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A coalition of Wisconsin utilities, business groups and trade unions are throwing support behind a proposed high-voltage transmission line between Holmen and Madison.

In a letter released Tuesday, the Coalition Organized for Reliable Energy says the Badger Coulee project proposed last week by Xcel Energy and American Transmission Co. will benefit the state by reducing wholesale electricity costs and improving system reliability.

If approved by the Wisconsin Public Service Commission, the proposed 345-kilovolt line known as the Badger Coulee project would connect the Madison area with CapX2020, a high-voltage line under construction between the Twin Cities and Holmen.

CORE, which previously supported a 220-mile ATC transmission line between Duluth and Wausau, includes Wisconsin Manufacturers and Commerce, the state’s chamber of commerce.

“Reliable, affordable electricity is a top priority for WMC members across Wisconsin,” Eric Bott, director of environmental and energy policy for WMC said in a statement.

Other members echoed the rationale that the project is necessary to ensure reliability and cheap energy.

It’s also critical to connecting wind energy sources to the west to demand in the east, said Joe Sullivan, regional policy manager for Wind on the Wires, a St. Paul-based nonprofit advocacy group.

“There’s a tremendous amount of congestion in Wisconsin,” Sullivan said. “There’s power there but not the bandwidth to get it out.”

Opponents of the line argue that local generation and energy efficiency measures haven’t been given enough consideration.

“Any person who feels that regional utilities could know what is best for Wisconsin ratepayers should welcome a thorough and equal examination of the non-transmission alternatives,” wrote Rob Danielson, secretary for SOUL. “It’s been over two years since more than 90 municipalities and thousands of ratepayers asked the state and the utilities for this opportunity.”

Among the other 20 organizations signing the letter were five utilities and related trade groups, six labor organizations and a variety of building and trade groups representing grocers, restaurants and convenience stores.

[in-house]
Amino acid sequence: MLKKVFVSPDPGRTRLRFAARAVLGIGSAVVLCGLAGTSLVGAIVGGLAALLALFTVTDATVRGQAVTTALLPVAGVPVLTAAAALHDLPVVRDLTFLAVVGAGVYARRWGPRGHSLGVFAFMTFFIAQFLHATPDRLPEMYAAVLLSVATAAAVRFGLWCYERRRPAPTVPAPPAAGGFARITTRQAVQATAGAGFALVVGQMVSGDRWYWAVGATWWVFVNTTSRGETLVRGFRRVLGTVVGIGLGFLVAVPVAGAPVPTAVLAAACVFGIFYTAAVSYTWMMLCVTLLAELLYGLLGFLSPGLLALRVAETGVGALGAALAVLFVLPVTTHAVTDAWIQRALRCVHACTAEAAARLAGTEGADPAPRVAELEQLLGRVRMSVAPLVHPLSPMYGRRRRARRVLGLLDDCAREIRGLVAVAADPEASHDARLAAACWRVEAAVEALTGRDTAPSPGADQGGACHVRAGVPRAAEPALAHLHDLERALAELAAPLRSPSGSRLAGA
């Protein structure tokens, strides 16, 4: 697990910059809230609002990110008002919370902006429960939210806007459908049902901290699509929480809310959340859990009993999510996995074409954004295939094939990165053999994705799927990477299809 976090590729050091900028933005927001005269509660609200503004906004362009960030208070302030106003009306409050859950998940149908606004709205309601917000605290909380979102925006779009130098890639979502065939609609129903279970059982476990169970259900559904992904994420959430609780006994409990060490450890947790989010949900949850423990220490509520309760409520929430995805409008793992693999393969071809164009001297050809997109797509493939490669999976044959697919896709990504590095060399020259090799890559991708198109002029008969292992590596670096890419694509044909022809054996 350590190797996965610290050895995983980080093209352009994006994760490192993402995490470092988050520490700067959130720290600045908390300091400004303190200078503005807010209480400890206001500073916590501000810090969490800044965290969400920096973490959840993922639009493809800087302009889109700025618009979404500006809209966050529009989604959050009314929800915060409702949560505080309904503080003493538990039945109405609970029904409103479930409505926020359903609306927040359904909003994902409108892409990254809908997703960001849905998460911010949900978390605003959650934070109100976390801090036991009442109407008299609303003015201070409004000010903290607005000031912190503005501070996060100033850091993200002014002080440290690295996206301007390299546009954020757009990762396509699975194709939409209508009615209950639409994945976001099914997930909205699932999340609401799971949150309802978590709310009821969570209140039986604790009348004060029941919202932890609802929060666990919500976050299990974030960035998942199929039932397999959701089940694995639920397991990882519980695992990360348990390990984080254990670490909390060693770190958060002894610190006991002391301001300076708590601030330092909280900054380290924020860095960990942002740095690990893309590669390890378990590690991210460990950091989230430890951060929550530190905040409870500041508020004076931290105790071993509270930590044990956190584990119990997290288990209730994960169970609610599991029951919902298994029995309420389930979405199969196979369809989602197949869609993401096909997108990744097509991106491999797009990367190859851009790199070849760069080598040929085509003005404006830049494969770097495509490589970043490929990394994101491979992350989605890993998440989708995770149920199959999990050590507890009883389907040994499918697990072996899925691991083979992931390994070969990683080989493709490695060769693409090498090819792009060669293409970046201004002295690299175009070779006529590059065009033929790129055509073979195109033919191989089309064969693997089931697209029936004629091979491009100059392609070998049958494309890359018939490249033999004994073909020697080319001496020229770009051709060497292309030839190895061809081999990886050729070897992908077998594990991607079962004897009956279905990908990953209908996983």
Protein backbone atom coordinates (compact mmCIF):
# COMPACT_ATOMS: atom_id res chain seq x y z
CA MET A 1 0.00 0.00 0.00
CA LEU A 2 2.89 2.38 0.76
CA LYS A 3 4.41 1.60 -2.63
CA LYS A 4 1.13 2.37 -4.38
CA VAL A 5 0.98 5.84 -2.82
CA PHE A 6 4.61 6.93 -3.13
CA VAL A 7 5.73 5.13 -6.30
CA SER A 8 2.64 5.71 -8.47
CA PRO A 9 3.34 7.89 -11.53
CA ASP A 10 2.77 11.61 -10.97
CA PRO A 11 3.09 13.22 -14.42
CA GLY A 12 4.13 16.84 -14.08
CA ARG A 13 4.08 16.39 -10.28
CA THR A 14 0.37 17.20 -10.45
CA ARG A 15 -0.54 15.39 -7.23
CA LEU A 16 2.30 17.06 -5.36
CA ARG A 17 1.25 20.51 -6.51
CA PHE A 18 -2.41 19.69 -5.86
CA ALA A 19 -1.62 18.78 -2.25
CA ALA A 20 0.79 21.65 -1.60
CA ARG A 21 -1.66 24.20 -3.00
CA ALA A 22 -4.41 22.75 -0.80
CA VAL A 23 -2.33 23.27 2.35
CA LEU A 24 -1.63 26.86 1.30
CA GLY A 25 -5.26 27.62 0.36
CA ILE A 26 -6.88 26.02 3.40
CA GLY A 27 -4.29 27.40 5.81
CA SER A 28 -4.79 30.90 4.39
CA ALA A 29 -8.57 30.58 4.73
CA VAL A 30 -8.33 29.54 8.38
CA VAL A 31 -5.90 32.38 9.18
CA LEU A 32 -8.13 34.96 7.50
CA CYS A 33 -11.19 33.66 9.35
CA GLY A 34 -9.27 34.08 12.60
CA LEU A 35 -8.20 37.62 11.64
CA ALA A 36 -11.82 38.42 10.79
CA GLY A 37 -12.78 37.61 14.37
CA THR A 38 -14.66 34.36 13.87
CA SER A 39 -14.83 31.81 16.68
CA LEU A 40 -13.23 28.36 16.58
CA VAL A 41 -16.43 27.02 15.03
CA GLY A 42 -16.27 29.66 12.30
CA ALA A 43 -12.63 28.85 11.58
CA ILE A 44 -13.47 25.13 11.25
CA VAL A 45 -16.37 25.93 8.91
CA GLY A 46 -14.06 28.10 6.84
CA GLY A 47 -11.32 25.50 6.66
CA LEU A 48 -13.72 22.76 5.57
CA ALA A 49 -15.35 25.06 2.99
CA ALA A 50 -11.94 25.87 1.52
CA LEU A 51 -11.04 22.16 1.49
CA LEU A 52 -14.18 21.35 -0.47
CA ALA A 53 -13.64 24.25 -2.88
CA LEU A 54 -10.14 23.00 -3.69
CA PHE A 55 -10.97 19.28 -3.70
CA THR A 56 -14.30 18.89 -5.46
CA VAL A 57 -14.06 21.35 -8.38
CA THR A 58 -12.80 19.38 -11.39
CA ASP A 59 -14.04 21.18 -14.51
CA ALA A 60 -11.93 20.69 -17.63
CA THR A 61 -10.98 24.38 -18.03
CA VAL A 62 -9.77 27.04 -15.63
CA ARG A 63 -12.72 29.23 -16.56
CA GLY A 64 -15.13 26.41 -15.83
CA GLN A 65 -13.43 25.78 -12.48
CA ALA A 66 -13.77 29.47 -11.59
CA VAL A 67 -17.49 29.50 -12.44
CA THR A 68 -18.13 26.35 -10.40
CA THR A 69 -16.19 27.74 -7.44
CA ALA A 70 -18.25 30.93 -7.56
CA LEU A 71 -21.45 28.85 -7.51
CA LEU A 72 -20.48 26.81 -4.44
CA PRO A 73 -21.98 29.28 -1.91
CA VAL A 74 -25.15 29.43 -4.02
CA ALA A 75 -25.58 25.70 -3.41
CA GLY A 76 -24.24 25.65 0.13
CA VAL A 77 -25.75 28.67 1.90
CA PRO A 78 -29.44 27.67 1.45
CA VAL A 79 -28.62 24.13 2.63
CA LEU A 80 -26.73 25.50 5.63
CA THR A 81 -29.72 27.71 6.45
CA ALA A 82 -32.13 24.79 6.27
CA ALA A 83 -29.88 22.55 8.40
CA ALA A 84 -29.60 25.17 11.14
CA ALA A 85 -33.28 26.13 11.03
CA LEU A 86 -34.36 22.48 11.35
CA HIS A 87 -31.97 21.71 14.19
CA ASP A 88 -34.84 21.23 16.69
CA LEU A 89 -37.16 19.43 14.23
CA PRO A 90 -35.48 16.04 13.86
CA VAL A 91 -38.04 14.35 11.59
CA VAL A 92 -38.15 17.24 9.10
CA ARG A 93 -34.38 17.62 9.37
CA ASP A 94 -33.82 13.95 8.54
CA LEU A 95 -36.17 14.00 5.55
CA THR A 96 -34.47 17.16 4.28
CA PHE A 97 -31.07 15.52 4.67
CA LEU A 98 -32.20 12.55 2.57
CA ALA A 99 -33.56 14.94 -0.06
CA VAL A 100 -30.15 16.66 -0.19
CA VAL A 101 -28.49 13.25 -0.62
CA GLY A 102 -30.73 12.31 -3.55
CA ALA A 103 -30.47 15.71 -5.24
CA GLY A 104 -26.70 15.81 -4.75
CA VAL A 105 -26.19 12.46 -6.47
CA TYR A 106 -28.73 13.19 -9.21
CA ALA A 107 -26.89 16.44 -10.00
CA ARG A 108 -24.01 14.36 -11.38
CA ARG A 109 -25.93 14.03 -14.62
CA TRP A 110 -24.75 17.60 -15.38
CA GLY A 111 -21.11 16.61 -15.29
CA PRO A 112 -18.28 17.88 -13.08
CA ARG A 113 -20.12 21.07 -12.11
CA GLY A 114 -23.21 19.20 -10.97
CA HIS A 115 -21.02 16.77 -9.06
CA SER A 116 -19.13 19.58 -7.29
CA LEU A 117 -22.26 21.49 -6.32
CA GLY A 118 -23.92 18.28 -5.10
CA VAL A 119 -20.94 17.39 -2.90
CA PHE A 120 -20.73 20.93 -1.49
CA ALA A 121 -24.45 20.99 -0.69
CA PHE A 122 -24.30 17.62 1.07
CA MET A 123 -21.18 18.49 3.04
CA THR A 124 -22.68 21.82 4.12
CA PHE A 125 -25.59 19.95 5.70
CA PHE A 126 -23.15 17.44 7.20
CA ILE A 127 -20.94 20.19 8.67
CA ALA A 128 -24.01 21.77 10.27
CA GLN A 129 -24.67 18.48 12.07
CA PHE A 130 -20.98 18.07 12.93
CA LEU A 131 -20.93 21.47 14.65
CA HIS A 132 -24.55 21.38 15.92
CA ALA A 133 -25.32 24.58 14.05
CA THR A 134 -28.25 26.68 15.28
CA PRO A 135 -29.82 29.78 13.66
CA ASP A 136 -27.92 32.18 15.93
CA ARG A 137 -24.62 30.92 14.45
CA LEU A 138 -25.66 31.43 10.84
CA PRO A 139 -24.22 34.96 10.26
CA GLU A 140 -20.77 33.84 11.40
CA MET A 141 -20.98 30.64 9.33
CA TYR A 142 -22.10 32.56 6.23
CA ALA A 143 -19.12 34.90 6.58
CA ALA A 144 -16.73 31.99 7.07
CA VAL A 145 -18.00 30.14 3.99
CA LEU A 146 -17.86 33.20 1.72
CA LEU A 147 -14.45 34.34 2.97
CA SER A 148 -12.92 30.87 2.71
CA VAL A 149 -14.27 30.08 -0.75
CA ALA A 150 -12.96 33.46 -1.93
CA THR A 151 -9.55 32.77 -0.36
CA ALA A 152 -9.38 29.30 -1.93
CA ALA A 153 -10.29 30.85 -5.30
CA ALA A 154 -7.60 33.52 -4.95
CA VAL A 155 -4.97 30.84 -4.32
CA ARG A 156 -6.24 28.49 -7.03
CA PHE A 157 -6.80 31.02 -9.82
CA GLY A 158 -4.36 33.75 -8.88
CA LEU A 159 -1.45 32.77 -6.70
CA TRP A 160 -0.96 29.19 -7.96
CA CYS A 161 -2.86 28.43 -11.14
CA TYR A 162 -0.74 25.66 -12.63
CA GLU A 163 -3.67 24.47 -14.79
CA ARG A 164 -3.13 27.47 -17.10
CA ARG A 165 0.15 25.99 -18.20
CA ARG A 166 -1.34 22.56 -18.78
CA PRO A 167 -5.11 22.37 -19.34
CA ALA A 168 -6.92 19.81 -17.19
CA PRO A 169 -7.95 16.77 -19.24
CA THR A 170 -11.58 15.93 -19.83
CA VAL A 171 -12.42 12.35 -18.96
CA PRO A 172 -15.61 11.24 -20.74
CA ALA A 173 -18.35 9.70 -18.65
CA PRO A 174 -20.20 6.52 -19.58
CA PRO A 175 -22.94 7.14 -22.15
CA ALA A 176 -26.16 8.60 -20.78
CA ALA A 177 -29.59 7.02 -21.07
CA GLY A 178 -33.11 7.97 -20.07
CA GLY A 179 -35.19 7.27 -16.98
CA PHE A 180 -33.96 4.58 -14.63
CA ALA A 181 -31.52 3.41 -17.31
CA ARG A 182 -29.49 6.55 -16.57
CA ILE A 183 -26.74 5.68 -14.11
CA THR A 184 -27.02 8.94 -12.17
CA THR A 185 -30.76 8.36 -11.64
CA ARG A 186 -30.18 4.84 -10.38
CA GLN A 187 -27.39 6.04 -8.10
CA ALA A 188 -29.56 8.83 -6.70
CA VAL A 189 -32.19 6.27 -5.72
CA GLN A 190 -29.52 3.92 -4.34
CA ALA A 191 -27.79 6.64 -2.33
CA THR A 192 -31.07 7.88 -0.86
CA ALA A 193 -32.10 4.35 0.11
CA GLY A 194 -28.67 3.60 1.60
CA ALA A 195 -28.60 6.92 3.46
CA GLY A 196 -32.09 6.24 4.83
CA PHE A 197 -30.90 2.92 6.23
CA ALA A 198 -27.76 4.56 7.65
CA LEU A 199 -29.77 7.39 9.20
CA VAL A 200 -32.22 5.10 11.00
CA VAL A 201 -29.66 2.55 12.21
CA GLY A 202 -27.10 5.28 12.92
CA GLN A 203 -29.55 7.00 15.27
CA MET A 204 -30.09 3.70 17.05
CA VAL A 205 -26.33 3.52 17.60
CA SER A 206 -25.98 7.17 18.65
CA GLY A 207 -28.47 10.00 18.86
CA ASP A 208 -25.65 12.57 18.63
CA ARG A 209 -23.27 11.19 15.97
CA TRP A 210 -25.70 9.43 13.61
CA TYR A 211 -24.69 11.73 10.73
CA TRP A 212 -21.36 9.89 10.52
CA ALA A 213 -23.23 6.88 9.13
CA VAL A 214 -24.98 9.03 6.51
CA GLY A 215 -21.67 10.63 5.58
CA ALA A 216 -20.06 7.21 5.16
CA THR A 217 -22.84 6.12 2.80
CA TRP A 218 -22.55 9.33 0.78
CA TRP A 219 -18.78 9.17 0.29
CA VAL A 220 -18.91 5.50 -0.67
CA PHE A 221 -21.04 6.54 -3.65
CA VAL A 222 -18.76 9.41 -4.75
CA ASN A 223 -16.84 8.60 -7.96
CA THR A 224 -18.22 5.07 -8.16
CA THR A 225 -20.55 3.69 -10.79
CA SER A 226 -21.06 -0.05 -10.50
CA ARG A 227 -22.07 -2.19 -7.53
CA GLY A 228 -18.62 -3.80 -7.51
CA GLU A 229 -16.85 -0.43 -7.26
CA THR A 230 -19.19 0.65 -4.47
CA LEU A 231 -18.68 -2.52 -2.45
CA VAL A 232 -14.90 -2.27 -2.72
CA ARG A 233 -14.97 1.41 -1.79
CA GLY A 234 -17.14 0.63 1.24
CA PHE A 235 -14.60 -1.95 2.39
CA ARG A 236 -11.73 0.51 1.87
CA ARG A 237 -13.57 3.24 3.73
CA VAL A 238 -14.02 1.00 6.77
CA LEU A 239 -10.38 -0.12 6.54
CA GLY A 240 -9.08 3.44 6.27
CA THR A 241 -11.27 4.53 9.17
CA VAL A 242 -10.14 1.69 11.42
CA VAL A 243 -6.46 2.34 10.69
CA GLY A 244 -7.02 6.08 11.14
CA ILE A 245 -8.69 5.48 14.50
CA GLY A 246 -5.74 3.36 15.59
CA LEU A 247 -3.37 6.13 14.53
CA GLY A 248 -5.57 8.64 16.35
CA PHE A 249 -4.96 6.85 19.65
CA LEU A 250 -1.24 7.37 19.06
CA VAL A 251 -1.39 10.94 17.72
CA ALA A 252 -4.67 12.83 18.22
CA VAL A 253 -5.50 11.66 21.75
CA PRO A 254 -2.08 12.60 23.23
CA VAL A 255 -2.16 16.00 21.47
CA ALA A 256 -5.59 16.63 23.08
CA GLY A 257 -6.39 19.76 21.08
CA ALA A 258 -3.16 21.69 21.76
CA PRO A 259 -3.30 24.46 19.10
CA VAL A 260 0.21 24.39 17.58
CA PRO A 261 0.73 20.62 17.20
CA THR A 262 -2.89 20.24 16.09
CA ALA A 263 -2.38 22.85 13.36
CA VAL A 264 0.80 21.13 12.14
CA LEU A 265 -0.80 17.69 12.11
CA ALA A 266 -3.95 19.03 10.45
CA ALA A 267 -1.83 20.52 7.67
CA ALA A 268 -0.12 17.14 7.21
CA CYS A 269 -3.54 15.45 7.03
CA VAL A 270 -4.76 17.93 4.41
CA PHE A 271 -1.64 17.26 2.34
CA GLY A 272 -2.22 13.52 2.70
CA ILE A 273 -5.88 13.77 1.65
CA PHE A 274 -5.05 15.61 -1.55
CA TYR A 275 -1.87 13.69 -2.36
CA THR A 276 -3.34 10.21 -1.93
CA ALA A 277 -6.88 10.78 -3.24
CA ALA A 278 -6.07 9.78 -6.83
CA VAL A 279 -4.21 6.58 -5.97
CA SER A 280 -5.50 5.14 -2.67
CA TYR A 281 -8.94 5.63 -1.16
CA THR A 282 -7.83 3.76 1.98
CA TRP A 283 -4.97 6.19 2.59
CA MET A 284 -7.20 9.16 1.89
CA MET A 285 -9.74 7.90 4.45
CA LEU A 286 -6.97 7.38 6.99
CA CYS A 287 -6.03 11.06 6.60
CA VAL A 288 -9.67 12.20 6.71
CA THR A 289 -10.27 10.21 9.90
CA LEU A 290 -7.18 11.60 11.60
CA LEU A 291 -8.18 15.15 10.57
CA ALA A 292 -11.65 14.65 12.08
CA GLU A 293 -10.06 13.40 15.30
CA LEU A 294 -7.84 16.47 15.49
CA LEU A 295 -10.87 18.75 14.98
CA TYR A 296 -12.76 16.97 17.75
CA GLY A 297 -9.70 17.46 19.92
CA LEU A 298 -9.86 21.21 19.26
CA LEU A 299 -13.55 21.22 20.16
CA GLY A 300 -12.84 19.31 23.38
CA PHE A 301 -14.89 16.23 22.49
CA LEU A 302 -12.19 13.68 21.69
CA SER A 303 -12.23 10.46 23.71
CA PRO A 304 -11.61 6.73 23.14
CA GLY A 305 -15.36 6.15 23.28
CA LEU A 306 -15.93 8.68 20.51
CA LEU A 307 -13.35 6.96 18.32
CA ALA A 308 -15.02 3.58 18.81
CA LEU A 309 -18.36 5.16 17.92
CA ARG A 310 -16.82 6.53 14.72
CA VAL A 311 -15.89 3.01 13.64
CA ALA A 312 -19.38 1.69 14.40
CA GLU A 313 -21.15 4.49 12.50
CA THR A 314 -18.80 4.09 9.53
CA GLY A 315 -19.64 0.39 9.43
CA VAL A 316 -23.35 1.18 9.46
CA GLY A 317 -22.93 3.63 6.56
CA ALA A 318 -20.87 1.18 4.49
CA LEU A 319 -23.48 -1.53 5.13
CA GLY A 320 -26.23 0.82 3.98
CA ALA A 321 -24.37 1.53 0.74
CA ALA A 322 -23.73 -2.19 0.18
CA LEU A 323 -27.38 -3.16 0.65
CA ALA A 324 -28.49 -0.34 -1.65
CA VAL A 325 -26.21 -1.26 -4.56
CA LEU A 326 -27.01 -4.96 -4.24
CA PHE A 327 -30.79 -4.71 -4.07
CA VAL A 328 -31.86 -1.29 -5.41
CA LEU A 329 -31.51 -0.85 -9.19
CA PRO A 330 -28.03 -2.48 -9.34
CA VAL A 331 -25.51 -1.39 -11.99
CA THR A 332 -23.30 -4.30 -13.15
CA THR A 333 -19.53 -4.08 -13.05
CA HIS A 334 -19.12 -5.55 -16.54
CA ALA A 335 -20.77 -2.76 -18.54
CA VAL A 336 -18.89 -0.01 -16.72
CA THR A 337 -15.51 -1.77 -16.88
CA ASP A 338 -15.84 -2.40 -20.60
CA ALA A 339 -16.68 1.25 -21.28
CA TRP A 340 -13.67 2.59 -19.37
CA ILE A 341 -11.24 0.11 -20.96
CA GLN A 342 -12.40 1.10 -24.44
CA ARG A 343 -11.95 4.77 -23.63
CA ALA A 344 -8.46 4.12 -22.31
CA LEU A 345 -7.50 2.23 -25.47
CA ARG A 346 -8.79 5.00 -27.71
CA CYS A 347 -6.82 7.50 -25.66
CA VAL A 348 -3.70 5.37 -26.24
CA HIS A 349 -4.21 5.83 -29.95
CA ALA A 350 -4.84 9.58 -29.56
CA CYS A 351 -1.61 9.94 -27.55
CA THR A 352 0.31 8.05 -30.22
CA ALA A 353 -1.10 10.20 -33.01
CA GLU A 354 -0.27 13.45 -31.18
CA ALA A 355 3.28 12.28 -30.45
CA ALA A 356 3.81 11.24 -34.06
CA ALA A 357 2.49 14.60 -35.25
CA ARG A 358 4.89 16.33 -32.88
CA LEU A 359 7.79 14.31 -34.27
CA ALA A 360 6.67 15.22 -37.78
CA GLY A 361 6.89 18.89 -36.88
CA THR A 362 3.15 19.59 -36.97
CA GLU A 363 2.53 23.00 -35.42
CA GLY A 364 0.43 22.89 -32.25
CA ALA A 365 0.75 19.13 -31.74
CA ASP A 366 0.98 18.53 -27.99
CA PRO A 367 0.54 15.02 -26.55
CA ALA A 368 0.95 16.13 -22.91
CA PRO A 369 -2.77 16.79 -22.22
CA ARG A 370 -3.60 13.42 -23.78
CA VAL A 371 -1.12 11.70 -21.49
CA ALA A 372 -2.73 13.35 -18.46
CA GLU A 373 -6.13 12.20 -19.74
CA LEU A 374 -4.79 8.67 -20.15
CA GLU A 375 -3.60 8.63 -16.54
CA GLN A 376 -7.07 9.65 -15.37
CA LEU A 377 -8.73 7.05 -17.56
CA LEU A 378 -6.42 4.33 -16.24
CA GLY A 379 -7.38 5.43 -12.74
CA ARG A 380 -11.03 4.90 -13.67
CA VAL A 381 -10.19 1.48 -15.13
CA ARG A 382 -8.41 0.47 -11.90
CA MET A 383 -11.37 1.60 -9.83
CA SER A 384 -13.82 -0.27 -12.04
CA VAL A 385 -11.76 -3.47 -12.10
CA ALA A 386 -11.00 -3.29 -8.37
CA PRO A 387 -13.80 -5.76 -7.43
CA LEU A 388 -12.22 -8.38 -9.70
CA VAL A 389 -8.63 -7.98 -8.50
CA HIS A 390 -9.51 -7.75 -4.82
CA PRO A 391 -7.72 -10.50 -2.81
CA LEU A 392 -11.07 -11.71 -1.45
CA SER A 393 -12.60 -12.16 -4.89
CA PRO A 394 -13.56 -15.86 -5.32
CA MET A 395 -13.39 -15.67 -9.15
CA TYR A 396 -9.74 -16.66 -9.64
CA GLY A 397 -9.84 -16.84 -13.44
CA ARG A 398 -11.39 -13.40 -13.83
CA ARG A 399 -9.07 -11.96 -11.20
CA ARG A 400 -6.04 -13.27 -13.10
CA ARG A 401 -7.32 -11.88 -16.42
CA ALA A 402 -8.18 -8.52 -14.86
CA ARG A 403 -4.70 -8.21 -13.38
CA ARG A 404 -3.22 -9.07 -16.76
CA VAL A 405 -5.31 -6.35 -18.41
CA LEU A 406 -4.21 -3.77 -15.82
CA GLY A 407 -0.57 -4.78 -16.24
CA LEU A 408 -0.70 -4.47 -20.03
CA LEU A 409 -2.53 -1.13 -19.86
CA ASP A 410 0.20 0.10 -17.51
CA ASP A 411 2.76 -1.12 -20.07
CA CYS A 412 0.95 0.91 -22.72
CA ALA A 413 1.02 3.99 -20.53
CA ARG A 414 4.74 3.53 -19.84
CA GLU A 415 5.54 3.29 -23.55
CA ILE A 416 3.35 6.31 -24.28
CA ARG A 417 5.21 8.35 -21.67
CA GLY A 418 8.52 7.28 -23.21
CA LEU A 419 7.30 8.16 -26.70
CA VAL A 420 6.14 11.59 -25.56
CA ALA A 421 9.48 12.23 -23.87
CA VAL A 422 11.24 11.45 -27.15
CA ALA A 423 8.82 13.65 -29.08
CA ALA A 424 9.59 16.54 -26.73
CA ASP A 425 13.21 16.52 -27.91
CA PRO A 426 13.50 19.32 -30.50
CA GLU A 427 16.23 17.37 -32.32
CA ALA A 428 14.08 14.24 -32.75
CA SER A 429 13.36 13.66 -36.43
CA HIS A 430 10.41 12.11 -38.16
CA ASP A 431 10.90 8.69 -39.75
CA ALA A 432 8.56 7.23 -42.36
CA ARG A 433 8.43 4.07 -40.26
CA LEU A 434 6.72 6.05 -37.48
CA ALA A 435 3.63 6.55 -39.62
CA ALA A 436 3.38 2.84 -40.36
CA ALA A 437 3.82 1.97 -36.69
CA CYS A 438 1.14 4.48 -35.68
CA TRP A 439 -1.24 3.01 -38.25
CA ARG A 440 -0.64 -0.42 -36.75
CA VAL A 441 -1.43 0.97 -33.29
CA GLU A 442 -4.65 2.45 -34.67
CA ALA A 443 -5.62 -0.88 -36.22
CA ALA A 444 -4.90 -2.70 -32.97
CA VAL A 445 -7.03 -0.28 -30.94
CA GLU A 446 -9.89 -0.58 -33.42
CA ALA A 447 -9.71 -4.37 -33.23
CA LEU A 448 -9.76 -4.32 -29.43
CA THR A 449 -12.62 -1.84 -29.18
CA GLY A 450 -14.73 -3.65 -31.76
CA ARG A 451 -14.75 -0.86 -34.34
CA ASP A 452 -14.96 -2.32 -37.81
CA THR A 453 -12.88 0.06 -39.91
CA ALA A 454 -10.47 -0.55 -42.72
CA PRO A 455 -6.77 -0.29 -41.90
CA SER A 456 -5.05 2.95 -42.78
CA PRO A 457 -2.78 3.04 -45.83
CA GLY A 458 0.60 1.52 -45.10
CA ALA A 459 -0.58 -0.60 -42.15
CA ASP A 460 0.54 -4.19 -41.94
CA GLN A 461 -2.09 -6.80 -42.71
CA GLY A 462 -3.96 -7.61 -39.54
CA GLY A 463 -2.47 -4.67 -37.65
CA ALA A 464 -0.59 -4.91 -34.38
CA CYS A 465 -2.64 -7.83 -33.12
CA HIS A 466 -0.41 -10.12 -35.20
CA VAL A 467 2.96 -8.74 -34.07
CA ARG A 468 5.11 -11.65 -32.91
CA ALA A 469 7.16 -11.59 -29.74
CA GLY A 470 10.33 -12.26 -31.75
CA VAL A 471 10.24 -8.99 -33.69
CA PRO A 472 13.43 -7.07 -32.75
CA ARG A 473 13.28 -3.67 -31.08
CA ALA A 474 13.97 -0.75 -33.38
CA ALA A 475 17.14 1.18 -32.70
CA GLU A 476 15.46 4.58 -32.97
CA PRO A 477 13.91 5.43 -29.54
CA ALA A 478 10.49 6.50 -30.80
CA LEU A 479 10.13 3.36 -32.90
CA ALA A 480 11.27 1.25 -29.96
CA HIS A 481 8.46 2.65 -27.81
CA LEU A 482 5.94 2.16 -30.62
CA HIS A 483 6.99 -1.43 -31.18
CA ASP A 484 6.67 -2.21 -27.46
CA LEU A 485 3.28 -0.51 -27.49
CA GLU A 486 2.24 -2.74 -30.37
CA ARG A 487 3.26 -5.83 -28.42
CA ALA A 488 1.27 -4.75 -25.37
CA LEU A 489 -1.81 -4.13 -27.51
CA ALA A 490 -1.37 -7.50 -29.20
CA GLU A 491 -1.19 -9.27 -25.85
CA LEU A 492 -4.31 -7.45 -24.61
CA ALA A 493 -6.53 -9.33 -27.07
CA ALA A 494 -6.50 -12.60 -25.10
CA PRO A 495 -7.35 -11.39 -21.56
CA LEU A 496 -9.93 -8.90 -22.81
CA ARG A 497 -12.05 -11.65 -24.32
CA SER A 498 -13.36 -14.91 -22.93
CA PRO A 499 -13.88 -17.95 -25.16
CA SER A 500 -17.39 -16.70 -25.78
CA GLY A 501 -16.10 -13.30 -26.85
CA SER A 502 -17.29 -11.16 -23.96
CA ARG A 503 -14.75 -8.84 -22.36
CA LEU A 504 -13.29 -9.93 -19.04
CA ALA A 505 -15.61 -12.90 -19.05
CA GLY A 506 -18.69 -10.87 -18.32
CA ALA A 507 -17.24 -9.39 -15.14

“If you’re in the grocery business, you really can’t take a risk,” said Brandon Scholz, president of the Wisconsin Grocers Association.

The project could also mean about 100 local jobs, said Brady Weiss, vice president for the IBEW Local 953 union, which represents about 1,400 electrical workers at utilities including Xcel and Dairyland Power.

Badger Coulee includes two proposed routes out of the La Crosse area. One could scuttle a major commercial development in Onalaska; the other would put a second line of towers — often running side-by-side — along an eight-mile route between Holmen and Galesville.

CORE did not take a position on the routes.

Depending on the route, the project is estimated to cost $514 million to $552 million.

Because it has been deemed to be regionally beneficial, the cost will be shared by ratepayers in Wisconsin and Minnesota as well as Iowa, Illinois, Indiana, Michigan, Nebraska, the Dakotas, and parts of Montana, Missouri, Kentucky and Ohio.


(3) comments


if you lay out some tinfoil below the lines you can cook a hamburger and fry some onions....LOL
Yummy !


Oz is right. Though one of these routes has a long path in Jackson County, no one in the county will get any electricity from it. (City Utilities manager said Black River Falls could, in case of a catastrophe (?), access power) We will have these unsightly, unhealthy towers and lines, lose property value and blemish the environment and endanger wildlife. The power goes elsewhere. Like a freeway with no entrance or exit ramps, that we pay for!


RE: "It’s also critical to connecting wind energy sources to the west to demand in the east..."


This is to connect coal-powered generators in Wyoming and the Dakotas with markets in the Chicago area. They only *say* it's for wind power (only a tiny percentage actually might be) to give it a "green" veneer. But this power is not for us, it's just that our homes are in the way.

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